Sunday, September 07, 2008

Musings on the Abortion Debate

I have heard this pro-Obama ad on WOMX a couple of times in the last few days. The first time was Thursday afternoon, after I left a lunch date with Outis and our long-time friend Cups in Dishwasher. As both are fairly strident conservatives, and Palin's speech had been the night before, we did discuss politics; so, hearing this ad immediately afterward started me thinking.

I've discussed my views on the abortion debate below (see paragraphs 7, 8 and 21 of the flashback). In a nutshell, I dislike that fact that abortions happen, but I really dislike the idea of the government making what are essentially religious and medical decisions for any woman.

In listening to this Obama ad, I realized that this exact same argument has been used during no fewer than six of the election cycles since the Roe v. Wade decision (1973). (I'm counting 1988, 1992, 1996, 2000, 2004, and 2008; at the tender age of 37, I only vaguely remember 1980 and 1984 and don't remember 1976 at all.)

Oddly enough, in the 35 years since the Roe v. Wade decision, Republican presidents have been in office for 23 if them. This includes the last 7+ years under the that most evil of all evil Republicans, George W. Bush.

Now John McCain is the Republican nominee for President, and once again the Democrats trot out the old standard argument that McCain "will take away a woman's right to choose." Oh, please, can we not do that this year? Please?

John McCain is, by almost all accounts, the most liberal of high-profile Republicans. He's so non-conservative that he (apparently) almost switched parties in 2001. There were complaints early on in this campaign that he was too liberal to be worthy of the Republican nomination. The current belief is that McCain chose Sarah Palin to be his running mate only because she would draw the conservative base back to his side.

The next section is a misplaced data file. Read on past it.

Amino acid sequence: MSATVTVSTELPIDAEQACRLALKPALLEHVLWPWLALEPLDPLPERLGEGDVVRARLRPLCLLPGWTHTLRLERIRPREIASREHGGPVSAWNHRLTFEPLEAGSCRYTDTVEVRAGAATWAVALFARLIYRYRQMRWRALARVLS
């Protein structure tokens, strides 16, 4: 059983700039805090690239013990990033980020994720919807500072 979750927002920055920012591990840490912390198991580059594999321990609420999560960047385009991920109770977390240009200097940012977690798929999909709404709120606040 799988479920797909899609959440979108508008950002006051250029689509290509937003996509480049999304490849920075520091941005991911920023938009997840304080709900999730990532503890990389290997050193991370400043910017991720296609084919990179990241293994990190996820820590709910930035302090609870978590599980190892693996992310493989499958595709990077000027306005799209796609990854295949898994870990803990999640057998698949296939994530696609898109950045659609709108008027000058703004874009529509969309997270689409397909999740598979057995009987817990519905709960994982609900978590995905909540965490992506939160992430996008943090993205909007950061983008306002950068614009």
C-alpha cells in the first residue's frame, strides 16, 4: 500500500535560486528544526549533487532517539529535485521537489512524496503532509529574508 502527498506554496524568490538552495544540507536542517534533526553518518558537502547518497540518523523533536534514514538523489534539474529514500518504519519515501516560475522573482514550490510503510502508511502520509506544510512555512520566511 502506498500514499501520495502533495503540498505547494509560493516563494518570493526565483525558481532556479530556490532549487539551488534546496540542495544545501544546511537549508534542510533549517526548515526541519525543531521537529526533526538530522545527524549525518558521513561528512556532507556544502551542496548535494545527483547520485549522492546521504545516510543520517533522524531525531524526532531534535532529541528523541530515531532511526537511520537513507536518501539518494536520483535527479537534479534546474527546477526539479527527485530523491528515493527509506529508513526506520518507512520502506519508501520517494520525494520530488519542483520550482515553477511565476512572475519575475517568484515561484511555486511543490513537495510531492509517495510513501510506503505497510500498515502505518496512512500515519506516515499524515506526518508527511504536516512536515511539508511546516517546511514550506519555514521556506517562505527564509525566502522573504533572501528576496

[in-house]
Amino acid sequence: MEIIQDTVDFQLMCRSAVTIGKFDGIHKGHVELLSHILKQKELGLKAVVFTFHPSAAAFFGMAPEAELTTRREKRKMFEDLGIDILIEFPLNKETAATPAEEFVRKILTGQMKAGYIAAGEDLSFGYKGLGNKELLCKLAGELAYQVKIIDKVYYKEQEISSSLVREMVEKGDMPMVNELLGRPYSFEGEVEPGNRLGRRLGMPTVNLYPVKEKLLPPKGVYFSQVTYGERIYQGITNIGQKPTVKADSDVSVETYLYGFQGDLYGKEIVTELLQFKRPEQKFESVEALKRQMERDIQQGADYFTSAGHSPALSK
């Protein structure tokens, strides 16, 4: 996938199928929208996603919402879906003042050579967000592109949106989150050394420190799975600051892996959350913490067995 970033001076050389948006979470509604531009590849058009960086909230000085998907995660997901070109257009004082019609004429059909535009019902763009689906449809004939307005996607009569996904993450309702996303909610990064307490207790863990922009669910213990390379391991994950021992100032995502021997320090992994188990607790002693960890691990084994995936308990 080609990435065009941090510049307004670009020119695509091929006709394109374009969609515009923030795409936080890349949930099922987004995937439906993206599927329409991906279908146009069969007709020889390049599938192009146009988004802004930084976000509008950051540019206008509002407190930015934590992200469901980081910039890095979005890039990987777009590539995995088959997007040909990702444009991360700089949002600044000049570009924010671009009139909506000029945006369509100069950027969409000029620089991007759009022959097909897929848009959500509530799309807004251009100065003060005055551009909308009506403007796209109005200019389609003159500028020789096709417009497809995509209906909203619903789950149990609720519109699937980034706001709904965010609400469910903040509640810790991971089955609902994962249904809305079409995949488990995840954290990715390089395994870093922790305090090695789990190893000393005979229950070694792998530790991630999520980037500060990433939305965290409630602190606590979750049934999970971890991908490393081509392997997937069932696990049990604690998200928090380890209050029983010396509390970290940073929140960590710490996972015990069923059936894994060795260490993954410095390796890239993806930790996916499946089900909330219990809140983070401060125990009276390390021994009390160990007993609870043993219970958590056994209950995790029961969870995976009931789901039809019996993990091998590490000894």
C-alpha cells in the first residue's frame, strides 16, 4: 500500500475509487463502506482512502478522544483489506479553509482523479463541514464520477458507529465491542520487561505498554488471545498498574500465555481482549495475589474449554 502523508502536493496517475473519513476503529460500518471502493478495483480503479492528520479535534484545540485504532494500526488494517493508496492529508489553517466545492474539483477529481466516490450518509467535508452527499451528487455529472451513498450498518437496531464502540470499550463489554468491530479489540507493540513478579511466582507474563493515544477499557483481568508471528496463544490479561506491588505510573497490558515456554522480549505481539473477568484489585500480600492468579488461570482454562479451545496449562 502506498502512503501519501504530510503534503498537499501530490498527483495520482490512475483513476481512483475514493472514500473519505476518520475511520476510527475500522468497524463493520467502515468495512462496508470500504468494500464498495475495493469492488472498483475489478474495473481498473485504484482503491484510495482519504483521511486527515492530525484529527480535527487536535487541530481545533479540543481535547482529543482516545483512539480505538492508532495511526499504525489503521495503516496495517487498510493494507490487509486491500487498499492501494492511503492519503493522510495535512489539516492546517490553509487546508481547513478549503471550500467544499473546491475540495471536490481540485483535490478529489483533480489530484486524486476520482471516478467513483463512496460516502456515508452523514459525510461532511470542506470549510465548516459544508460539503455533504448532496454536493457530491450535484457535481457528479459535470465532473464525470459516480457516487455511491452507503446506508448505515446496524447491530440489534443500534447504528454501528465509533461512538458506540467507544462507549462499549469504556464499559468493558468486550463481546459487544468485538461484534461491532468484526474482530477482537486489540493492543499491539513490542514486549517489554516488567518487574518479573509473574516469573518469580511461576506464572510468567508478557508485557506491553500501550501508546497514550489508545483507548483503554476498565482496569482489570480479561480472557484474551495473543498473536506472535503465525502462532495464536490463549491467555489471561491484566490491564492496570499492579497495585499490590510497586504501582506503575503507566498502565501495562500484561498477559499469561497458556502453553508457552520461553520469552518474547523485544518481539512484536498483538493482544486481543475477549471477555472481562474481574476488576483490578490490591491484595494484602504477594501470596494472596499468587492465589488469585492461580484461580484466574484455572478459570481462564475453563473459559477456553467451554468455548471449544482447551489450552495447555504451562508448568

Even if McCain is adamantly opposed to abortion, what action would we expect him to take that is more anti-abortion-oriented than any implemented by the evil George W. Bush? Does anyone still think that our esteemed Senate will confirm a Supreme Court justice if there is the slightest whiff of pro-life ideology about him/her?

Let's pretend that happens and Roe v. Wade is magically overturned after 35+ years. Now what? Like it or not, abortion rights are an entrenched part of modern American culture. I believe our politicans are motivated by self-preservation and will not act in any way that will cause them to lose their offices. (Just ask them how they feel about term limits.) I believe there are many, many people who would rally to elect politicans who promise to reinstate a pro-chouce policies if Roe v. Wade is overturned. Moreover, if the ruling is overturned at the federal level, I believe that most states will enact state laws allowing the procedure.

But again, what if abortion is outlawed? There has been a lot of effort expended over the years to protect patients' privacy with regard to their medical records and treatments. Although I don't think current HIPPA laws will specifically protect women who have abortions, I think it is easy to believe that additional laws would be enacted to expand those privacy rights, and those of doctors as well.

I believe that we have reached a point in this country where the abortion debate, as a matter of policy and law, is largely irrelevant. Of course, we the people will continue to disagree, passionately, about abortion, but I believe the political issue is dead, at least for now.

For this election cycle, can we please just drop the pretense that this is an issue? Can we please acknowledge that McCain is no more likely to take action than Bush? Can we please just be a little bit reasonable?


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